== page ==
Inside the New Orleans Hornets’ Financial Troubles

by December 08, 2010

by Marcel Mutoni / @marcel_mutoni

The New Orleans Hornets may technically be property of the NBA now, but the League’s ultimate goal is to find a suitable buyer for the franchise, and soon. It will not be an easy task.

Saddled with a struggling local economy, leading to poor attendance, the Hornets are not in a good place financially. In fact, that may be putting it very lightly, according to documents obtained and published by Deadspin.

Below is a quick summary of the grim findings; make sure to read the entire thing for a clearer picture of the team’s cash woes:

Two things jump out, at least to this layman’s eyes: the team’s operating income, which in 2008 was a $6.4 million loss and in 2009 was a $5.9 million gain (slide 10), though that latter figures includes $3.4 million in revenue assistance from the NBA (slide 27); and the team’s net cash in operating activities, which represents the “measurement of money [owner George Shinn] is being asked to take out of his pocket to keep operations going,” according to sports economist Andrew Zimbalist. In 2008, that amount was $7.4 million; in 2009, $1.4 million (slide 12). Zimbalist points out that “things got much more problematic for the franchise” the following year.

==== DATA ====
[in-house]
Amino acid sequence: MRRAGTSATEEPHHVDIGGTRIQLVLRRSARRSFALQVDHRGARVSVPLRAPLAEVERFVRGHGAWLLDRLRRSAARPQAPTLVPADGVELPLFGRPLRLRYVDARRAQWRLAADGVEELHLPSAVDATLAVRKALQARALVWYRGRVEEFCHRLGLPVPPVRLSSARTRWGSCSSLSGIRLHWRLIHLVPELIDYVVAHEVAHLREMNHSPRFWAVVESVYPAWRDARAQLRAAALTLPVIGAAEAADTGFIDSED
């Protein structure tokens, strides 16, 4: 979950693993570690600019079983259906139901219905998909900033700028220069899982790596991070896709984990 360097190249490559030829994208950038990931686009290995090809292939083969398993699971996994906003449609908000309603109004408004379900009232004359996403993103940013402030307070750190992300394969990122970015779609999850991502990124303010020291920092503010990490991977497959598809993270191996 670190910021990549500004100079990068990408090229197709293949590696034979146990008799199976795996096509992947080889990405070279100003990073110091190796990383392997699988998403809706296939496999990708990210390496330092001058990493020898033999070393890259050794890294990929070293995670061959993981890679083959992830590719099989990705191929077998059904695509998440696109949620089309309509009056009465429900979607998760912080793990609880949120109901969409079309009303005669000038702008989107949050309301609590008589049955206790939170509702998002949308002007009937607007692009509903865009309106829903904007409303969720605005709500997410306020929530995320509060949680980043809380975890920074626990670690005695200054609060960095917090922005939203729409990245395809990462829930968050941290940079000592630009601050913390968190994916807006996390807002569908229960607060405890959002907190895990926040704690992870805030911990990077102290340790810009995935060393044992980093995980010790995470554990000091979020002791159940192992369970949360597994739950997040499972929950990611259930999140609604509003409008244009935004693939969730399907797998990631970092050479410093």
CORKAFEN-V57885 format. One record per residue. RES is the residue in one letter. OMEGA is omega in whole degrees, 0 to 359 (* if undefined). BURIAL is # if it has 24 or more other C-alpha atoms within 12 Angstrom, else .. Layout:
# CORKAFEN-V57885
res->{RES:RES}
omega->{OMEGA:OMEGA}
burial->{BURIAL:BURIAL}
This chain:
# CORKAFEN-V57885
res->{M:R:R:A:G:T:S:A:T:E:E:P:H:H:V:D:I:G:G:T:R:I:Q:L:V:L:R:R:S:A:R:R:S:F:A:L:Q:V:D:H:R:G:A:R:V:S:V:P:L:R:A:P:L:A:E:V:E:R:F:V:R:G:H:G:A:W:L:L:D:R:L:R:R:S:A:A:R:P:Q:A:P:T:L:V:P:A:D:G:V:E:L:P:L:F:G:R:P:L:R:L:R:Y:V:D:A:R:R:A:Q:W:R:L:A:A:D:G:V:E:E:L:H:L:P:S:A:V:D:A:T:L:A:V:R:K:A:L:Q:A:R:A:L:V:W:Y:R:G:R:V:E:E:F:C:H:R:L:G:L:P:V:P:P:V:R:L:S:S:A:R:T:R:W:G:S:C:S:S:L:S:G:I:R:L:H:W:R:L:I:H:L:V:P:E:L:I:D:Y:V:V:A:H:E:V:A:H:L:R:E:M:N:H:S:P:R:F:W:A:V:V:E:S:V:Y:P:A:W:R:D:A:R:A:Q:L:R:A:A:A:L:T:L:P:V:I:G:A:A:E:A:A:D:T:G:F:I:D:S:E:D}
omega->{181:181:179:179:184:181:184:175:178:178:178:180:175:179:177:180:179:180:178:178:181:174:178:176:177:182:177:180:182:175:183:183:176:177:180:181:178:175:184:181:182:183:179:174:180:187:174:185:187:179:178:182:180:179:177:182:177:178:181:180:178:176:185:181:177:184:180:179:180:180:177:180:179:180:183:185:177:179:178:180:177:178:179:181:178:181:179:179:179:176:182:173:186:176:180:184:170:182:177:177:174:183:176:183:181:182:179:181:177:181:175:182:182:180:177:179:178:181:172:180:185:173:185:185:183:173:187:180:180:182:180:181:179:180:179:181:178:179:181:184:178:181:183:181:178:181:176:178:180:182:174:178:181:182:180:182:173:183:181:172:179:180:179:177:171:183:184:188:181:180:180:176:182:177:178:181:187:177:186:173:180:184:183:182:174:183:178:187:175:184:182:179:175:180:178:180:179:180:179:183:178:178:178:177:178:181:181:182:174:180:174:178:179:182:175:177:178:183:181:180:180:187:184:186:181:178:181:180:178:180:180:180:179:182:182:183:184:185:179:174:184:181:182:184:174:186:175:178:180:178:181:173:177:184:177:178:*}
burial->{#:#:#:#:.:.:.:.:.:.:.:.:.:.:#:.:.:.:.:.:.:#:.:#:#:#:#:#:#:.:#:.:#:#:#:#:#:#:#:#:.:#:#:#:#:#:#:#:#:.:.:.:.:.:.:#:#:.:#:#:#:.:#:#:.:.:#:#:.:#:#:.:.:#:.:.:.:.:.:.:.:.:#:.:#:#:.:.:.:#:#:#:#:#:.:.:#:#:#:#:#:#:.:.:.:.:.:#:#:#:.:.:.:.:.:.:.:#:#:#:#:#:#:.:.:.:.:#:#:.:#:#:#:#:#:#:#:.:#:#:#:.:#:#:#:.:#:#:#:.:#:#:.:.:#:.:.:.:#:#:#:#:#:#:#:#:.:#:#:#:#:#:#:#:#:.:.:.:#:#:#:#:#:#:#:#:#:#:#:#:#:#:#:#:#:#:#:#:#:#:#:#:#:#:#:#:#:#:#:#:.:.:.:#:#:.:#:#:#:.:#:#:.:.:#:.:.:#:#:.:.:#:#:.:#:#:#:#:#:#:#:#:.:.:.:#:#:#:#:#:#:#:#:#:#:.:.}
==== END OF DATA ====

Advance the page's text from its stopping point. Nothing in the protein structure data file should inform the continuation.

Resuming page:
Also of note: As of June 30, 2009, the partners’ deficit totaled $83 million (slide 13). The team’s share of national broadcast rights payments was $26 million in 2008 and $28 million in 2009 (slide 27). And in 2008, the Hornets were told they had received revenue-sharing money in error for the 2005-06 season — $2.8 million, by the looks of it (slide 27). The money was paid back in 2009.

The League says there’s no rush to sell the team, but looking at the finances, it’s not exactly an asset that moneyed buyers will be rushing out to bid on.

On the bright side: the New Orleans Hornets are good this year; shockingly good. Assuming they make it into the postseason, that valuable source of income should help the franchise’s bottom line, perhaps making it look good enough for a prospective buyer.